We’re doing a few things differently this trip than we’ve ever done before. First, and the biggest departure for us, is that we have made zero hotel reservations beyond the first night. I’ve always been an ‘anal’ planner, preferring to have all my I’s dotted and T’s crossed, weeks and sometimes months before we leave home. We wanted to make this trip as flexible as possible, and figured that we shouldn’t have trouble finding a place to sleep as long as we keep the “requirements” to a minimum.
The second departure – for me – is that this is the longest trip we’ve taken with the least amount of camera gear. I have my X-T4 and my 3 zoom lenses – the sweet 16-80, the 55-200 and the 10-24. And it is all in a shoulder bag! I have always ended up with at least one backpack, sometimes two. This time the backpack holds our computers and peripherals, but not camera gear. Nice!
So stay tuned for some “Postcards” from the road, plus some hopefully interesting photos – and stories – along the way!
Over this past weekend I was telling our oldest son Scott about our plans for an upcoming road trip. He asked “why?” Meanwhile, our youngest son Kevin is at the beach for two weeks.
If you don’t experience or understand the desire to travel, you just don’t have the travel bug. Scott is a homebody and father, and chooses to stay home. Kevin is an avid traveler and cruise fan like me & Kathy. Nobody is cruising these days, so Kevin followed our lead and went to the beach for a change of scenery. In his job he has a bunch of vacation time that he needs to use by the end of the year, and the clock was ticking!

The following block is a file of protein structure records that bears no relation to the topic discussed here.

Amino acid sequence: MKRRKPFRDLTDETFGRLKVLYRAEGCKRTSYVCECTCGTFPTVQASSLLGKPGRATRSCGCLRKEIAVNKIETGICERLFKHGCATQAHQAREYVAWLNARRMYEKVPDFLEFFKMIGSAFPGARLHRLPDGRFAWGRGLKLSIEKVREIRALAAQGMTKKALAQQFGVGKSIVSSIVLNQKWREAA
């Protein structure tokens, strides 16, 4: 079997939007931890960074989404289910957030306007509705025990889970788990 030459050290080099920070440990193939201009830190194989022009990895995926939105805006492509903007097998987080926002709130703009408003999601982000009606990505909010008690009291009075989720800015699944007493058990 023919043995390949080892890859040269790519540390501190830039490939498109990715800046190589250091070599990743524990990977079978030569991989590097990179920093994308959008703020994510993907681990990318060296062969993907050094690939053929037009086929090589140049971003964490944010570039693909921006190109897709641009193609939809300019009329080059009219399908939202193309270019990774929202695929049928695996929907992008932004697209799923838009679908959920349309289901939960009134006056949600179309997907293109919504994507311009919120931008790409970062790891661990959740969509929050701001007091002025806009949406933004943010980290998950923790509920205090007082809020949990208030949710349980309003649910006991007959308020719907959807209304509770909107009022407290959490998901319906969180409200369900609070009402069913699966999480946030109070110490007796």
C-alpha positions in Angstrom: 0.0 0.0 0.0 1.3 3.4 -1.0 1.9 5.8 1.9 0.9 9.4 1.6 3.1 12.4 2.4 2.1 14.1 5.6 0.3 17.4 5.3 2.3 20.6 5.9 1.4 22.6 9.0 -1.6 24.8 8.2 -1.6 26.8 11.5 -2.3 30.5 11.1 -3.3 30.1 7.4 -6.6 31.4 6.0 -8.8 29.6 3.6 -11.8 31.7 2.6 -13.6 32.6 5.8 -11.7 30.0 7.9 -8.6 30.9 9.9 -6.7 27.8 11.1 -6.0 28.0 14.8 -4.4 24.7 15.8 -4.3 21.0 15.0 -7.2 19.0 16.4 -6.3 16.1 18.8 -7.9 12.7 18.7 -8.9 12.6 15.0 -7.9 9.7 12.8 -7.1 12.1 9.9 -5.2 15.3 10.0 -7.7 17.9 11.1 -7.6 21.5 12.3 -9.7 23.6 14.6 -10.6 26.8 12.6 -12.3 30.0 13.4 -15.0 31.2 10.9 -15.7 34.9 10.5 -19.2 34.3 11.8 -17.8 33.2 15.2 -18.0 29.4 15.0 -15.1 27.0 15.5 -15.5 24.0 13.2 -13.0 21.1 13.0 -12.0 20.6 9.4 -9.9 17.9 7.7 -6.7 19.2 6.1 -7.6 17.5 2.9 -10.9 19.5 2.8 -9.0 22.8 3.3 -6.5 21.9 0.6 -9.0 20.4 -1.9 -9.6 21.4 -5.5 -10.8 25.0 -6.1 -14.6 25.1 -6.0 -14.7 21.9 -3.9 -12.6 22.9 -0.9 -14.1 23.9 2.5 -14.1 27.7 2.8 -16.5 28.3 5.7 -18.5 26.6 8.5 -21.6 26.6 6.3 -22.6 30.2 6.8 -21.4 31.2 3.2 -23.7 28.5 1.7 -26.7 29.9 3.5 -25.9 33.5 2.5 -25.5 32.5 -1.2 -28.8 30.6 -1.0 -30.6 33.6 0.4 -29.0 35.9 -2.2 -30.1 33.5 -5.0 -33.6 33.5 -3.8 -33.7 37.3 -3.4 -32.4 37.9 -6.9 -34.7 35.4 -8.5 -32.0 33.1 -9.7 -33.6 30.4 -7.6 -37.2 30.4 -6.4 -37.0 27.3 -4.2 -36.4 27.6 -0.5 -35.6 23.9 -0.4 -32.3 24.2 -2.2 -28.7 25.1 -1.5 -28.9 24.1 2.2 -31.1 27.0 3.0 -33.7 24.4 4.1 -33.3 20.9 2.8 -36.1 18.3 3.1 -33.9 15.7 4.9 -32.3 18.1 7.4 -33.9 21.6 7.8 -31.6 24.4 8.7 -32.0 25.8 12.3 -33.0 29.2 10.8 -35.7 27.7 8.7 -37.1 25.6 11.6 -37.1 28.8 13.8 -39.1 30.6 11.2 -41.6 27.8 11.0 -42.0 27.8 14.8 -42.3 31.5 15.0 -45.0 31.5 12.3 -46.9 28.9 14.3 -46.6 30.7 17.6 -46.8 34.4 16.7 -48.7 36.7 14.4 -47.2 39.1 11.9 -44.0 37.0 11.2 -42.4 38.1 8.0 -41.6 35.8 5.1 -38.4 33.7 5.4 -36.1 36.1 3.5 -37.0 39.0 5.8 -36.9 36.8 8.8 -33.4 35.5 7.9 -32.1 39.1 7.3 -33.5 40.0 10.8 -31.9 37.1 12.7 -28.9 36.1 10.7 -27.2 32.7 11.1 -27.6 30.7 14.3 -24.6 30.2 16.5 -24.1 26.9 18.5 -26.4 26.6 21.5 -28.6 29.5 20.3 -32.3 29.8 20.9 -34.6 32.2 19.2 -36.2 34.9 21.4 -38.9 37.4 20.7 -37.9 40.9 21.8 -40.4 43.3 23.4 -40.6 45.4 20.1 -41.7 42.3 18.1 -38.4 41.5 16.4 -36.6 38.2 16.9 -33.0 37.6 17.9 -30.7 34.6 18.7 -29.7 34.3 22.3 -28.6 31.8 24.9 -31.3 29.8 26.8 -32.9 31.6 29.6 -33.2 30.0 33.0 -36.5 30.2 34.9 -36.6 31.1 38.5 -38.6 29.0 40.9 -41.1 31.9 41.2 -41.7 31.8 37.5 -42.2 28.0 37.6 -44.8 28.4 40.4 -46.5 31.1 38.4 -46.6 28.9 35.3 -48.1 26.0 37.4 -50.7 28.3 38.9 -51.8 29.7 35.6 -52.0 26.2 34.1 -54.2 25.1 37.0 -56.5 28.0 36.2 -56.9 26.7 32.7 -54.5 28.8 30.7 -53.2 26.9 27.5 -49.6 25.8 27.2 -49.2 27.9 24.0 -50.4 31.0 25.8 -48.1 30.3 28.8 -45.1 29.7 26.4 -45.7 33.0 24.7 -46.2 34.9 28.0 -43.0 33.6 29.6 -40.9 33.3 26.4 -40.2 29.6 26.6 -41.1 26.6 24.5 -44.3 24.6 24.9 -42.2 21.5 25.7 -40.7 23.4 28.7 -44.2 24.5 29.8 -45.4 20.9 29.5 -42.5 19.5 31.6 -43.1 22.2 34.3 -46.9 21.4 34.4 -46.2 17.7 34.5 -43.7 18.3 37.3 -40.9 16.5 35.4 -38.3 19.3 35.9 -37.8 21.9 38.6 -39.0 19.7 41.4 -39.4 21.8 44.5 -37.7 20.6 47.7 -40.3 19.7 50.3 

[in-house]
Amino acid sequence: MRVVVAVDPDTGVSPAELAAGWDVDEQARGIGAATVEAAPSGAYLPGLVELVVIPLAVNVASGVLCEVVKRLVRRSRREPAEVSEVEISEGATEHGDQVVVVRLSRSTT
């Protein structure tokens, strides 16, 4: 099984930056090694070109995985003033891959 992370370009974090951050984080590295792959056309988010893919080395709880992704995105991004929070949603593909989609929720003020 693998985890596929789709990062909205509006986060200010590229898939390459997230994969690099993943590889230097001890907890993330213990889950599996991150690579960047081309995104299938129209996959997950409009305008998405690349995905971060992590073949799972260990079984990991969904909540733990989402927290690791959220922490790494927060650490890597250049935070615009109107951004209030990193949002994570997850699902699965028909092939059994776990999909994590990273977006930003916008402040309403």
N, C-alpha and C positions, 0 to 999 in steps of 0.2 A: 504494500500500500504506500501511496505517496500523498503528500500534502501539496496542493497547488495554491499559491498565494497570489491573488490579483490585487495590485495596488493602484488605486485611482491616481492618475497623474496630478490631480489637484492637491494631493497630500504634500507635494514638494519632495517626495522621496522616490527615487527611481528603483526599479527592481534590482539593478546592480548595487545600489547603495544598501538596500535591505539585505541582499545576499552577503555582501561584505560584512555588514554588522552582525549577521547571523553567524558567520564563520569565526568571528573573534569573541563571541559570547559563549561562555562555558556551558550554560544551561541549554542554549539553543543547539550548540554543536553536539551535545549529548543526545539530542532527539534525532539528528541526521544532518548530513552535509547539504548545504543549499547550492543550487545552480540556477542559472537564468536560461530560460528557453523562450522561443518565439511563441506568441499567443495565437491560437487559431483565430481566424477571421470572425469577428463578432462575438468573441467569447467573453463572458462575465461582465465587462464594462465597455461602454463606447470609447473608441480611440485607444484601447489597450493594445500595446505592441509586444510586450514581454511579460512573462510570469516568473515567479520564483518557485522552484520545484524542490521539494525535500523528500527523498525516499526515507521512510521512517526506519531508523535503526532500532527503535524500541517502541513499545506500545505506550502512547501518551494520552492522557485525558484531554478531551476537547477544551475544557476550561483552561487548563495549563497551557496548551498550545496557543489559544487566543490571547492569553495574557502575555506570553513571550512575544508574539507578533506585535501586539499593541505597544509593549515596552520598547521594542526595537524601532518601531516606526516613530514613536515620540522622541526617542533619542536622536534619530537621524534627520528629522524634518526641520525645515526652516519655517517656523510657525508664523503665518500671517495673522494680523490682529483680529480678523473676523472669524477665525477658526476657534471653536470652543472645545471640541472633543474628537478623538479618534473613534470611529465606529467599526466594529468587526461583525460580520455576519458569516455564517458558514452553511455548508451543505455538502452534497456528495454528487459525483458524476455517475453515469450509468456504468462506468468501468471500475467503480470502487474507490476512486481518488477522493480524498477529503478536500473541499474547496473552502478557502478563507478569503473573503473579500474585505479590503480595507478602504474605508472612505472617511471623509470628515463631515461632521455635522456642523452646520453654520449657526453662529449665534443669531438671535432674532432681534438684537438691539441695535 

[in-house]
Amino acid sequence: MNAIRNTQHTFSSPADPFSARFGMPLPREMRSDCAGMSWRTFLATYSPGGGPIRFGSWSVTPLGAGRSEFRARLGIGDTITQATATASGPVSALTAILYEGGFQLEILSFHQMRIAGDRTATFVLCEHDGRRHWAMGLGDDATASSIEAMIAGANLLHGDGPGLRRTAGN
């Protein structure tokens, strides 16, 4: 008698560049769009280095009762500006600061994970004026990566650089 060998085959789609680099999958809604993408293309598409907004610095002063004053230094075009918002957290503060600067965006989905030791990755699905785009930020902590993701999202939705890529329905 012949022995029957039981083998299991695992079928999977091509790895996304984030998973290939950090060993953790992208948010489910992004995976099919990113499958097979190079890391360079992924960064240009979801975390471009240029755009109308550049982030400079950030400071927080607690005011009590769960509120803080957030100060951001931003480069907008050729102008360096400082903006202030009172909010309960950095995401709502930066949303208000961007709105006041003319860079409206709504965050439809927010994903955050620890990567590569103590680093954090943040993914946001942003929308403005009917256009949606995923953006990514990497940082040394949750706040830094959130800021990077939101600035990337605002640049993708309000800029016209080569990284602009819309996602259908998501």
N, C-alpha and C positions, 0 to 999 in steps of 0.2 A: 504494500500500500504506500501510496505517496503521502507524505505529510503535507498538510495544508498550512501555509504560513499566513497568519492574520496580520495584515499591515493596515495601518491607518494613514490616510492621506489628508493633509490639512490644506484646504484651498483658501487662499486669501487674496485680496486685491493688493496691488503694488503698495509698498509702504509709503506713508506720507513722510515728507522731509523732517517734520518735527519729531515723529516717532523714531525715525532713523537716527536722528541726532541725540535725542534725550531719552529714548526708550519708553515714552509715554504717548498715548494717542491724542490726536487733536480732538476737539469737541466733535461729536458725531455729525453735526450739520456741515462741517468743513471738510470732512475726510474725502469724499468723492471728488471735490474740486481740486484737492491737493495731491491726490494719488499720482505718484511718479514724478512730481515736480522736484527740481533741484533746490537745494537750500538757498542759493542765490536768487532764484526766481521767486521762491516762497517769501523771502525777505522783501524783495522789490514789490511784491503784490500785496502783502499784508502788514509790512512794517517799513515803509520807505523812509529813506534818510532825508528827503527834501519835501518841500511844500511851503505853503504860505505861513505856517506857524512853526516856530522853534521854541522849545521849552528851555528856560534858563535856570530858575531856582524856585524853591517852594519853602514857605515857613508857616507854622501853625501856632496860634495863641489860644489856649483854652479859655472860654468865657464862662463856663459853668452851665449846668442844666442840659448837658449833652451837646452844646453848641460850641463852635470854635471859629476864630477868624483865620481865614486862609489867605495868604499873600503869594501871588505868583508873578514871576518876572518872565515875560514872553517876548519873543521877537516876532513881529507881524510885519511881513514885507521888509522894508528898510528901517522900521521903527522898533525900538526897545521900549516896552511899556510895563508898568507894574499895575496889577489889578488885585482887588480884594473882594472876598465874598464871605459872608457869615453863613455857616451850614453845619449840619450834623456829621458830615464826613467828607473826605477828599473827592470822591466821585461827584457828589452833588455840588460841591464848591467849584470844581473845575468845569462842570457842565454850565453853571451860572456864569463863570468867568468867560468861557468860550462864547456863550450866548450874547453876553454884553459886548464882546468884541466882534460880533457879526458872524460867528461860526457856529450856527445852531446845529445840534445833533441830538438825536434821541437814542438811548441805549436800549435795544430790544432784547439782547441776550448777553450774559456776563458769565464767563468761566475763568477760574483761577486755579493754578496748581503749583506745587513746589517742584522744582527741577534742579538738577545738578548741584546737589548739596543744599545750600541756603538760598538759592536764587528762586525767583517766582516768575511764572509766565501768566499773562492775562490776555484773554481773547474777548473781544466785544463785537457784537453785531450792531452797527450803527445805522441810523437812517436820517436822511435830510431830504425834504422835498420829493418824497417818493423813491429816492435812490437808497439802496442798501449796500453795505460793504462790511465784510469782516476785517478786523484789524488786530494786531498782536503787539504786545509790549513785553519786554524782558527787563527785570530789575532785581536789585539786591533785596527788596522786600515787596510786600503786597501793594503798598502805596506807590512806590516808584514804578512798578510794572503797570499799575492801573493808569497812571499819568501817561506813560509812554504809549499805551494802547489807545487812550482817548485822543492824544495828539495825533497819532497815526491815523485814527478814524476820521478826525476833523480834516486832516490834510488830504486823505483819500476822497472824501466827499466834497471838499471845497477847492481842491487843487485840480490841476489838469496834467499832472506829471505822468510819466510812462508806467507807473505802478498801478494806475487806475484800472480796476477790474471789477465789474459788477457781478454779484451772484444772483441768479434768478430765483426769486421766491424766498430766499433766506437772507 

Our plans are to head to the Pacific Northwest shortly, although in addition to all the Covid stuff we are now looking at the spread of wildfires all over the west. Fortunately our plans are very flexible, and once our Subie is loaded up with a full tank of gas we can go just about anywhere!
The travel bug doesn’t wait – the clock is still ticking and we have 18 states to go to get to 50. With a little luck and a lot of driving we’ll pick up another 5.
Years ago I hung out with a bunch of guys who were pilots. Some of them owned their own planes – small homebuilt planes or private planes like a Piper Colt or Ercoupe. I actually got my own private pilot license, although I haven’t actually driven a plane in about 30 years. Photography is a very economical hobby compared to flying! But I still like planes, especially big noisy ones. 😉
One day a bunch of us were talking about going to the annual EAA Fly-In in Oshkosh, Wisconsin. For a week at the end of July, the EAA “AirVenture” as it is now called, is the World’s Greatest Aviation Celebration®. Kathy was understandably skeptical about the idea of spending a week at an airport with a bunch of airplane geeks, so she asked, “is there anything to see there besides airplanes?” One of the guys looked up and said to her in all seriousness, “well yeah, there’s parts!” 🙂
We didn’t see many airplane parts on our western road trip, but we did see lots of planes. We visited the static displays at Scott Field in Illinois and Ellsworth AFB in South Dakota. There are a few photos here, but for those who need to see more, I’ve posted a gallery of airplane photos on my Adobe Portfolio site.
I hardly ever see film anywhere any more. So I was a bit surprised to see this at a gift shop at Wall Drug. I didn’t check the expiration date. I wonder if they also sell Kodak mailers for processing? 😉